Tips on how to prevent your clothes from shrinking when washing – and reverse the process if possible
Have you ever had a favourite top turn into a crop top overnight? We find out why clothes shrink after being laundered, how to avoid it and if it’s possible to reverse the process.
If you find that your clothes have grown a little too snug but your weighing scale isn’t indicating an increase, it could very well be that your garment may have experienced some shrinkage after a wash.
But what actually causes clothes to shrink?
“Shrinkage may result from manufacturing issues from the fabric (for example, materials are not pre-shrunk before construction) or from improper cleaning procedures,” explained Chan Weitian, second generation owner of Presto Drycleaners.
High temperatures when washing and drying laundry, too much agitation during the laundering process and the condition of the fabric can all also lead to shrinkage.
Clothes can emerge a tad smaller from both the washer or the dryer. “Clothes shrink during the laundry process where the agitation of laundering relaxes the fabric, causing the shrinkage of the garment or they may shrink in the dryer due to the high temperature,” added Chan.
Due to their moisture absorption properties, natural fabrics such as cotton and linen are more susceptible to shrinkage. The overall quality of the fabric is another important factor and you’re less likely to experience a shrinking garment if the manufacturer of the clothing has ensured that there are special finishes and production techniques that prevent shrinkage.
To ensure that your clothes are never shrinking violets, here are some tips:
ALWAYS CHECK FABRIC CARE LABELS BEFORE YOU DO YOUR LAUNDRY
Be sure to read the care tag on your garment and follow the laundry instructions. A proper one will indicate the fabric type and whether the garment is already pre-shrunk. It should also tell you how the garment should be laundered.
For example, if the tag on the dress says “dry clean only”, don’t put it in the wash. Do also pay attention to the recommended water temperature, laundry cycle and drying instructions. Advised Chan: “Garments should be cleaned and dried according to the manufacturer’s recommended care instructions to ensure that it is handled correctly based on the fabric content of the garment.”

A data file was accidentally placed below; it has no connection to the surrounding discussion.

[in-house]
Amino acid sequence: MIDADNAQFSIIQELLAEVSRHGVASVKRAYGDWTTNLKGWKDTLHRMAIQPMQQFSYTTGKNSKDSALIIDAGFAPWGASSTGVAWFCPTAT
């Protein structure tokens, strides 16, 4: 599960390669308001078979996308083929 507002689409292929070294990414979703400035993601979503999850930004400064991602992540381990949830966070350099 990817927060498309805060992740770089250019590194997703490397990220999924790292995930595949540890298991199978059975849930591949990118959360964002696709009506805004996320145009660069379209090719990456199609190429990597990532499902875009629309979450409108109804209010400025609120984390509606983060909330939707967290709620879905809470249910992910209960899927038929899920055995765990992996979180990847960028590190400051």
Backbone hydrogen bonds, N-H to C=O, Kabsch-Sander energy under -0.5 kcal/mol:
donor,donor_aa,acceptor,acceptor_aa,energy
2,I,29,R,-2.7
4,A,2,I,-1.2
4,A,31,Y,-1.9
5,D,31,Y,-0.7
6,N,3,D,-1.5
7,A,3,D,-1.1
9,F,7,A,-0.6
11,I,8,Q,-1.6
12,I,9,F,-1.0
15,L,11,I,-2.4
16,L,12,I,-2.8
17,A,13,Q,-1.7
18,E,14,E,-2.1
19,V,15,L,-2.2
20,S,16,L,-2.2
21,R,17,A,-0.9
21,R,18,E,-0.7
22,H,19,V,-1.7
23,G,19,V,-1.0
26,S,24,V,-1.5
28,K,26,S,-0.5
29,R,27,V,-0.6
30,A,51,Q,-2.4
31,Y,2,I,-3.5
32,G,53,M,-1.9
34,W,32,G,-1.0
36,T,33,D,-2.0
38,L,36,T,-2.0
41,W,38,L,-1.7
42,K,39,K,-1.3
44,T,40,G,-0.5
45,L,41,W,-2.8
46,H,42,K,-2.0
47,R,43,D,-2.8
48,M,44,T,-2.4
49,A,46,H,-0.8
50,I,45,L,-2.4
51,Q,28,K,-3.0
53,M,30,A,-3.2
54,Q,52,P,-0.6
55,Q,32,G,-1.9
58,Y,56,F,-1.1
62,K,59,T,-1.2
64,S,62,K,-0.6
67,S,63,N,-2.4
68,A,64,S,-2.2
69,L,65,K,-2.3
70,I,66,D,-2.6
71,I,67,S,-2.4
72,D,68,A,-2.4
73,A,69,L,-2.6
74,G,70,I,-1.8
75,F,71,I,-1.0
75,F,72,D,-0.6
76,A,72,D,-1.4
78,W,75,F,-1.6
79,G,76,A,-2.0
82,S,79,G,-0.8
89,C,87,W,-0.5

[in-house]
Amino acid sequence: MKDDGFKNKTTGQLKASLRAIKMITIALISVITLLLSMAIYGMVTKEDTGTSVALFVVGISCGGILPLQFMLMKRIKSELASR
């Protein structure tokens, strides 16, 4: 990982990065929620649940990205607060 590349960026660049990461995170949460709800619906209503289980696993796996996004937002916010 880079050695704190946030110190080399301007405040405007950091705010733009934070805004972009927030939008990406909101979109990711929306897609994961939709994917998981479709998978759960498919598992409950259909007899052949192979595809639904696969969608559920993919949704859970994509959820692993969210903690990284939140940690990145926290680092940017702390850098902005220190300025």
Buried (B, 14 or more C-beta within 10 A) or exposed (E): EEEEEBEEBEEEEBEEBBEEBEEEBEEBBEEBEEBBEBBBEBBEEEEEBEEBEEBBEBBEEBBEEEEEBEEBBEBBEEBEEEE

USE COLD WATER AND PROPER WASH CYCLES
Clothes are more likely to shrink when exposed to hot water or high dryer settings. The general rule of thumb to avoid shrinkage is to wash clothes in cold, gentle cycles with low-heat drying. Choose delicate over heavy duty cycles and avoid fast spins and high-heat drying. Don’t forget to place your more delicate clothes in a mesh laundry bag to protect them.
AIR-DRY IF POSSIBLE OR SELECT THE TUMBLE-DRY/AIR-DRY SETTING IF YOU HAVE TO USE THE DRYER
Naturally drying your clothing is ideal if you want to prevent the possibility of shrinkage. But if you have to use a dryer, opt for the tumble-dry or air-dry setting to minimise the possibility of wear to the fabric fibres. Always check your clothing’s care tag for the ideal temperature and dryer settings.
Exposing your clothes to long cycles of high heat can definitely damage the fabric and cause clothes to shrink. If you want to get more wear out of your beloved cotton top and you have to use the dryer, don’t put it in for too long.
HANG OR LAY THEM PROPERLY TO AIR-DRY
If you’re air-drying jeans and other bottoms made of rugged fabrics, you can hang them by the hems on pants hangers to dry. The weight of the damp garment will naturally lengthen it as it dries. Lightweight fabrics should be laid flat to dry because fabric is heavier when it’s wet and the weight can rip seams or stretch the garment if it’s hung up to dry.
HOW TO RESCUE CLOTHES THAT HAVE SHRUNK
Once clothing has shrunk, is it possible to reverse the process?
“Most of the time, it is difficult to reverse the shrinkage. Depending on the shrinkage percentage and fabric constructions (weaving of the yarn), slight shrinkage may be able to be restored but it will not be to the original condition of the garment,” said Chan.
He suggested using steam to relax the fabric and manually stretching the garment by hand. But he also cautioned that this form of stretching may be uneven and once the garment is cooled, the fabric may shrink back to the condition it was when it shrank.
If you desperately want to salvage a much-loved garment that is looking a little too small after a wash, you can also try this. But do note that may work for some fabrics, but not all.
- Fill a pail with lukewarm water and add a capful of baby shampoo or conditioner, or laundry soap that is specially formulated for delicate cycles.
- Soak the garment for up to 30 minutes.
- Remove the clothing from the water and gently squeeze the water from the clothing, but do not completely wring it out.
- Lay the garment on a flat towel and roll it up, gently squeezing to remove excess water.
- Lay the item flat on another dry towel and gently stretch it back to its original shape and size.
- Let the garment dry naturally.